Carlos Mirapeix, 2013. The 16 + 1 interview. Reformulation, Winter, p.51.
1) Welcome to the interview - how are you doing?
Quite well, despite the economic context in our country (Spain), we are still working for the government and they are still keeping money for the health programme.
2) In another life i would have been a?
Philosopher in ancient Greece, like someone with a group of people thinking about the complexity of the world.
3) Freud, Jung or Pavlov?
Freud; he was a 19th Century neurologist and today would be enthusiastic about the knowledge we now have regarding how the complex machine inside our head works; particularly the links between the brain and sociological surroundings. His essay on “Psychology for neurologists” was only published posthumously.
4) Desert island luxury?
What an odd interview this is! I would like a book on the history of philosophy.
5) Bach, Mahler or Radiohead?
Bach; the harmony and sensibility. All his music is felt in the body and in the heart.
6) Greatest hero/heroine?
The very early Spanish mystics, the hermits who retired into the mountains in the 9th Century. My greatest hero is San Genadio in Santiago de Peñalba en Leon, España. He was the Bishop of Astorga and a son of a king, who became a hermit.
7) Cat, dog or Nintendo?
A dog as I have a beautiful dog called Doku, who is a sheep dog. Sheep dogs are very loving.
8) Dream meal?
Curry chicken in the Goa style. I have learnt to cook this from a very good master; an Indian friend who cooks it as long as I help him as his Sous Chef and prepare the vegetables.
9) Who are you in the 'CAT Village'?
I am the person who introduced CAT to Spain in 1993 and organized training in Spain starting in 1994. I’ve run over 7 programs now and I direct a personality disorder CAT training program at Deusto University.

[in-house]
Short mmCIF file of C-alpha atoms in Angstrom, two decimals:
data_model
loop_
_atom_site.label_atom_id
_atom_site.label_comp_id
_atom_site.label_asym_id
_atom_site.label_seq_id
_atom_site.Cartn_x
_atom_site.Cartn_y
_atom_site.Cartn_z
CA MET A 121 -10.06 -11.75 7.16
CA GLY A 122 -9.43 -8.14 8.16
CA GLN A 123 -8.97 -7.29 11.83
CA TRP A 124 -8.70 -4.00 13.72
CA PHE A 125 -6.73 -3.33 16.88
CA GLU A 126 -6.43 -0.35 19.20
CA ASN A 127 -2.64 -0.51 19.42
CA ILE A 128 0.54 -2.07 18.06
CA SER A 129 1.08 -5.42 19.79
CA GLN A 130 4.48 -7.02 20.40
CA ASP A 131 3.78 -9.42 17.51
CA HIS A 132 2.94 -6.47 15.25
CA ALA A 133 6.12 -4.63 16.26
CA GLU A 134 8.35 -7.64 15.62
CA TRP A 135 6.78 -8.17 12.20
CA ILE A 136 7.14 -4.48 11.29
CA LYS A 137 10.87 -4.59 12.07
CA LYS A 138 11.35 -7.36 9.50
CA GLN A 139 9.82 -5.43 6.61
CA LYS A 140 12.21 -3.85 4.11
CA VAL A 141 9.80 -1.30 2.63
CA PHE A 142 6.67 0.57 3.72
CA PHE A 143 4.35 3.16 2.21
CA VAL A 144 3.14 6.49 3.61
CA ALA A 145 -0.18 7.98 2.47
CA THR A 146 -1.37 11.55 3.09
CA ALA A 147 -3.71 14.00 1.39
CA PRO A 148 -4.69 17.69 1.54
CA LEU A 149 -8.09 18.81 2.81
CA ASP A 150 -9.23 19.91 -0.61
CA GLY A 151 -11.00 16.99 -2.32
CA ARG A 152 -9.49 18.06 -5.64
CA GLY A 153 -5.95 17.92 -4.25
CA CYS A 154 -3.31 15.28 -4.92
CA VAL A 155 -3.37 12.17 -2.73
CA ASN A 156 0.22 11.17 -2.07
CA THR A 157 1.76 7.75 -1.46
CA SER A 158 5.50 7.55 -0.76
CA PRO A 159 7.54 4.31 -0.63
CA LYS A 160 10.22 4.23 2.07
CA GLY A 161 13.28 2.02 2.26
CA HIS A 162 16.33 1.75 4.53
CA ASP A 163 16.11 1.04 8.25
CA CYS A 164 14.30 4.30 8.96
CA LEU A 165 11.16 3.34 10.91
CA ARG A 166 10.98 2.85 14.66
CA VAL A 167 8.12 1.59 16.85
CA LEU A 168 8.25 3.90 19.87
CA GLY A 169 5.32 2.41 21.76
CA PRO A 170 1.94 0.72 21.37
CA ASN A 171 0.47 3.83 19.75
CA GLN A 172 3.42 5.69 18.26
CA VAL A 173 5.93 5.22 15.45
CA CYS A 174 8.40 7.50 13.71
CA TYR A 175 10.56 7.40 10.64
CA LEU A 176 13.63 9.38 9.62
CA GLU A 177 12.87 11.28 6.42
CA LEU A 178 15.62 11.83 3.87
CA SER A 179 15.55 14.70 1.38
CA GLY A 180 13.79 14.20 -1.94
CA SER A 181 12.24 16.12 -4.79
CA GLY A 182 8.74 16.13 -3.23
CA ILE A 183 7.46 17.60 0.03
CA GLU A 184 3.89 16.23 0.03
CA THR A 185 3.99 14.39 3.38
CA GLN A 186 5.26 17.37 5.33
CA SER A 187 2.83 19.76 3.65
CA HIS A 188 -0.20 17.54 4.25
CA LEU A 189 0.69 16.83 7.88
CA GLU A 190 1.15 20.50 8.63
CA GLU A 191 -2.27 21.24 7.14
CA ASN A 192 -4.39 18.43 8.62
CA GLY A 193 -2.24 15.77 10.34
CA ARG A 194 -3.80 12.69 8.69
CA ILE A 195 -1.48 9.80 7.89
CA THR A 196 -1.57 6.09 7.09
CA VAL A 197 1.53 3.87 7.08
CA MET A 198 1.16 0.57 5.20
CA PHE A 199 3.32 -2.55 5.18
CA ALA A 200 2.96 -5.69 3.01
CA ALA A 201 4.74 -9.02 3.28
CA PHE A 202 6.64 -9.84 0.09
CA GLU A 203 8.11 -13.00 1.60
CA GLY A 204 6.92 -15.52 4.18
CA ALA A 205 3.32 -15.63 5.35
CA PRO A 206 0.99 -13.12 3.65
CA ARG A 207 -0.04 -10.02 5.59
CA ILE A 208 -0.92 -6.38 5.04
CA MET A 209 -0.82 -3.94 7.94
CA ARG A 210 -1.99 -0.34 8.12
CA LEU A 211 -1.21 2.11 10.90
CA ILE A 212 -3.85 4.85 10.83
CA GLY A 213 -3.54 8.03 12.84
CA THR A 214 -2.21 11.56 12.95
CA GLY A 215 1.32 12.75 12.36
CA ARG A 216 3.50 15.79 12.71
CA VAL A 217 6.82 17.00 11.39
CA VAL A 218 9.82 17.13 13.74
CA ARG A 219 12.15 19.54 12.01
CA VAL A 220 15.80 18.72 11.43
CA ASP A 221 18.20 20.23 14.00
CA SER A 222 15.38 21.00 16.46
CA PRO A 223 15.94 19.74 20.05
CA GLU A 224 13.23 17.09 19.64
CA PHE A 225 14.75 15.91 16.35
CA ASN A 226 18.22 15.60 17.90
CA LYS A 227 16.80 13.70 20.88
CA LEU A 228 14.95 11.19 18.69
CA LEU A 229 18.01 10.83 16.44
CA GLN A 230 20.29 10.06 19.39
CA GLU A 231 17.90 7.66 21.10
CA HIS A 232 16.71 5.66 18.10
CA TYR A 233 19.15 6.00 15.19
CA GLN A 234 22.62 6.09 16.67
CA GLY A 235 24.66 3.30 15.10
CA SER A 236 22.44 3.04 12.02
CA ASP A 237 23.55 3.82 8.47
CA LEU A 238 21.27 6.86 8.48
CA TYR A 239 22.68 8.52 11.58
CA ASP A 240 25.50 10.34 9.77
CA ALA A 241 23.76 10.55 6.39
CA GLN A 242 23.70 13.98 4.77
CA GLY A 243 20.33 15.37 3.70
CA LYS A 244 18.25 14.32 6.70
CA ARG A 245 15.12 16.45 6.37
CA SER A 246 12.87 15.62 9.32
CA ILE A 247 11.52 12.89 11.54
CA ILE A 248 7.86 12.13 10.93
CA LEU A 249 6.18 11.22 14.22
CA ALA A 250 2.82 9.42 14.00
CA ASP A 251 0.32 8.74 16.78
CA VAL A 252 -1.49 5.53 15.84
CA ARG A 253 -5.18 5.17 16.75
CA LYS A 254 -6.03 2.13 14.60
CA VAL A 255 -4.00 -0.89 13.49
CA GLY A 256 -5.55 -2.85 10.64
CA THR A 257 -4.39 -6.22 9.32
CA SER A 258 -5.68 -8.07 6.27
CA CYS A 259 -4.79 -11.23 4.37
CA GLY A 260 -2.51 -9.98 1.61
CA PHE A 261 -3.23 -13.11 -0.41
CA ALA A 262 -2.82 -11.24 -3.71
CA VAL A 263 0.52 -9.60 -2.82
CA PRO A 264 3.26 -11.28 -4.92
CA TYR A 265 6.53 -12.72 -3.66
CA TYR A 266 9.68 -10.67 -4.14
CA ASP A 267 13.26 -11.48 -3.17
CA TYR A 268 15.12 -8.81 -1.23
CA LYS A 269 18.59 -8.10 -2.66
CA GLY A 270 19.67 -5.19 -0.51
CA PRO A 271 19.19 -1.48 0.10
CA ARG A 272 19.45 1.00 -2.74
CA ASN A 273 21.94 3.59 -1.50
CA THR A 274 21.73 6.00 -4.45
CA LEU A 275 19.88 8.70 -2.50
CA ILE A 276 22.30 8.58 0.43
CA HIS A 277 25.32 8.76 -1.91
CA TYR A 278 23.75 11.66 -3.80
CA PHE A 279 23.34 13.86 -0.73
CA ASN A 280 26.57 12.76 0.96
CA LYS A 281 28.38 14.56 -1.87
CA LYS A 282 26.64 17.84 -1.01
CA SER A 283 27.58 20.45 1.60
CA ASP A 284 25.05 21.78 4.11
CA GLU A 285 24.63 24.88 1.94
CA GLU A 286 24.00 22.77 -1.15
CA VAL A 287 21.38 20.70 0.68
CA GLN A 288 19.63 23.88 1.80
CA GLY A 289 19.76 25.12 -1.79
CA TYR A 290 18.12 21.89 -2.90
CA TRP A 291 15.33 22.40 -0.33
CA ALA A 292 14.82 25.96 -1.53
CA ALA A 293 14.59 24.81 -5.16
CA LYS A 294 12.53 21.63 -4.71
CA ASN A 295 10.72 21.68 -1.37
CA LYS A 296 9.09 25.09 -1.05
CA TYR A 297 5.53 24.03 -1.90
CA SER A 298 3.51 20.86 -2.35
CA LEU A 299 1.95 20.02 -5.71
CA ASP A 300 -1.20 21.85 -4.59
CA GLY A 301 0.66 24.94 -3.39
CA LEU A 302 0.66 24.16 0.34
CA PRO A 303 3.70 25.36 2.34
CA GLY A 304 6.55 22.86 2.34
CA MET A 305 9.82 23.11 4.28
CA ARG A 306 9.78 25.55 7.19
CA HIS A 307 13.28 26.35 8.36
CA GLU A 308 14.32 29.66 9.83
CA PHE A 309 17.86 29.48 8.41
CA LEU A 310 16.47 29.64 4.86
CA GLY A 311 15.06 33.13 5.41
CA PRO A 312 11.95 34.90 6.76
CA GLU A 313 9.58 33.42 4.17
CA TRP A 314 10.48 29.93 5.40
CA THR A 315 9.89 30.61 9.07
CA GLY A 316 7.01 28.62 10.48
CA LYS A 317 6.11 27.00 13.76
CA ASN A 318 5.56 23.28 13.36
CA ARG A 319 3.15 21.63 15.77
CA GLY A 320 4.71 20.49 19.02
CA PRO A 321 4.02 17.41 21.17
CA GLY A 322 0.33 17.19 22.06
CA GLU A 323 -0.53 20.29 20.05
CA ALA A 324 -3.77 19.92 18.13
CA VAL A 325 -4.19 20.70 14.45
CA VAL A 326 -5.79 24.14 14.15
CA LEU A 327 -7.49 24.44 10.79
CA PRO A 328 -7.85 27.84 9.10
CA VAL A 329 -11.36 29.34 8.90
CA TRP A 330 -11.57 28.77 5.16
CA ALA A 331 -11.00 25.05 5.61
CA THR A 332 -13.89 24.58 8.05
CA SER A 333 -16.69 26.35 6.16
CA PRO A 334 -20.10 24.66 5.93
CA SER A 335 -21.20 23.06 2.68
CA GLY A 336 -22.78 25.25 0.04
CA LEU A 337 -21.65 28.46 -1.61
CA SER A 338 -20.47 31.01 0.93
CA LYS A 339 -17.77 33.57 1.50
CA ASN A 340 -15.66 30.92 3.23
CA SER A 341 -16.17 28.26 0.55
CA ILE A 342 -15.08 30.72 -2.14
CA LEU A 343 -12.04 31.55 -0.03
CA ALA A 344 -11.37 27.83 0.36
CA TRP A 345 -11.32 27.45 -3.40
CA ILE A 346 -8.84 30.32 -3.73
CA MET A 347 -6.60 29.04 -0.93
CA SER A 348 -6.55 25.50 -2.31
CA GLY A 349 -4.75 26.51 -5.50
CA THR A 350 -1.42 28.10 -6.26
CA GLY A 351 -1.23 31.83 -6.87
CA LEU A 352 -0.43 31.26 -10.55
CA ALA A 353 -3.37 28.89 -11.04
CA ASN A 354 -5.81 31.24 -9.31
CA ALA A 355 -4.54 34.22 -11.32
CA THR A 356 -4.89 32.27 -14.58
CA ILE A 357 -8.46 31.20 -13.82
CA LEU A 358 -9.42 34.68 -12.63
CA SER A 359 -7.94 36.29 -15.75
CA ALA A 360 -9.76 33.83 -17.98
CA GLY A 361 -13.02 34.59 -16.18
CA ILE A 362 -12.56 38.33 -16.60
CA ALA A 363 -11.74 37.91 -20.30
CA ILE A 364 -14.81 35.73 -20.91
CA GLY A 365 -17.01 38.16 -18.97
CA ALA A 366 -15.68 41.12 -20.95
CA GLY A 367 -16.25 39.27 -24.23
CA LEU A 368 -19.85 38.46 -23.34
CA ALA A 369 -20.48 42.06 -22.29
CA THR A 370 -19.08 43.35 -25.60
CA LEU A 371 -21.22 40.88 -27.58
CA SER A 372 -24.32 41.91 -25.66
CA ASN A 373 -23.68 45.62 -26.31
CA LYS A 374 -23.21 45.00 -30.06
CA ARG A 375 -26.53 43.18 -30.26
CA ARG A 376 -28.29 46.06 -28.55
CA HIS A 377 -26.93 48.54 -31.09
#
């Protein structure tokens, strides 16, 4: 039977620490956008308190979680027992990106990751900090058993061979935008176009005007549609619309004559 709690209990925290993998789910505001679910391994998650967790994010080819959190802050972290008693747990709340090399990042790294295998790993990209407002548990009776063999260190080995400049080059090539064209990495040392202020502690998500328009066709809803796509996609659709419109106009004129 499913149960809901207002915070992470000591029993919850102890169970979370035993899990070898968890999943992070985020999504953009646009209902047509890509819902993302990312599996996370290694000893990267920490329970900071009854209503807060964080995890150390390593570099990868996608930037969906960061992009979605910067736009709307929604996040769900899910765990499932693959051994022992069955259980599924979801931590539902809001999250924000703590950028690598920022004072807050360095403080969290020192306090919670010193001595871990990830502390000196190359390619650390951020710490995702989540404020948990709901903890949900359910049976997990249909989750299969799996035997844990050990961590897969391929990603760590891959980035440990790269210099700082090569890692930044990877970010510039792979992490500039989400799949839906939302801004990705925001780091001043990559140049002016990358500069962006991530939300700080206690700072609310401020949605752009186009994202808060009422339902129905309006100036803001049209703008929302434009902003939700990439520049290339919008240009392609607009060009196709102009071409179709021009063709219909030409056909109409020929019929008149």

10) Why did you become a psychotherapist?
When I was a child I played with toys and enjoyed them, but after a couple of days I tried to understand the mechanism of the toy. I am enthusiastic about understanding how people work; something complex and mysterious.
11) Who has been the biggest influence on the way you work?
Tony Ryle. I felt like a heretic when I trained psychoanalytically, so I got thrown out and I searched for someone who was doing similar work to me. Tony not only did similar work, also he developed these ideas much further and more thoughtfully than I could have done.
12) Recommended reading?
Daniel Siegel's book, 'Mindsight' (2011)
13) What to you hope to achieve with clients?
Help them to become freer human beings
14) How do you try to achieve this?
By helping them to understand how their minds work and how they are trapped in their own mental traps and unhealthy interpersonal relationships and how to find a new way in themselves and outside with others in which they can be free; in sum, to help them flourish.
15) What is your number one CAT concept?
Multiple Self States Model; understanding individuals through this theoretical concept is helpful by finding damaged parts and also healthy, creative parts within a person that are blocked.
16) What do you see as the challenges for CAT in the future?
To incorporate new strategies of research from neurobiology to demonstrate the effectiveness of CAT.
Are there any other question you wish we had asked?
Yes, something about the actual social economic situation. I feel comfortable with a Marxist’ analysis and Tony Ryle’s Marxist views. A small group of people with high levels of economic power are cheating and exploiting the vast majority of this society.
Thank you very much.
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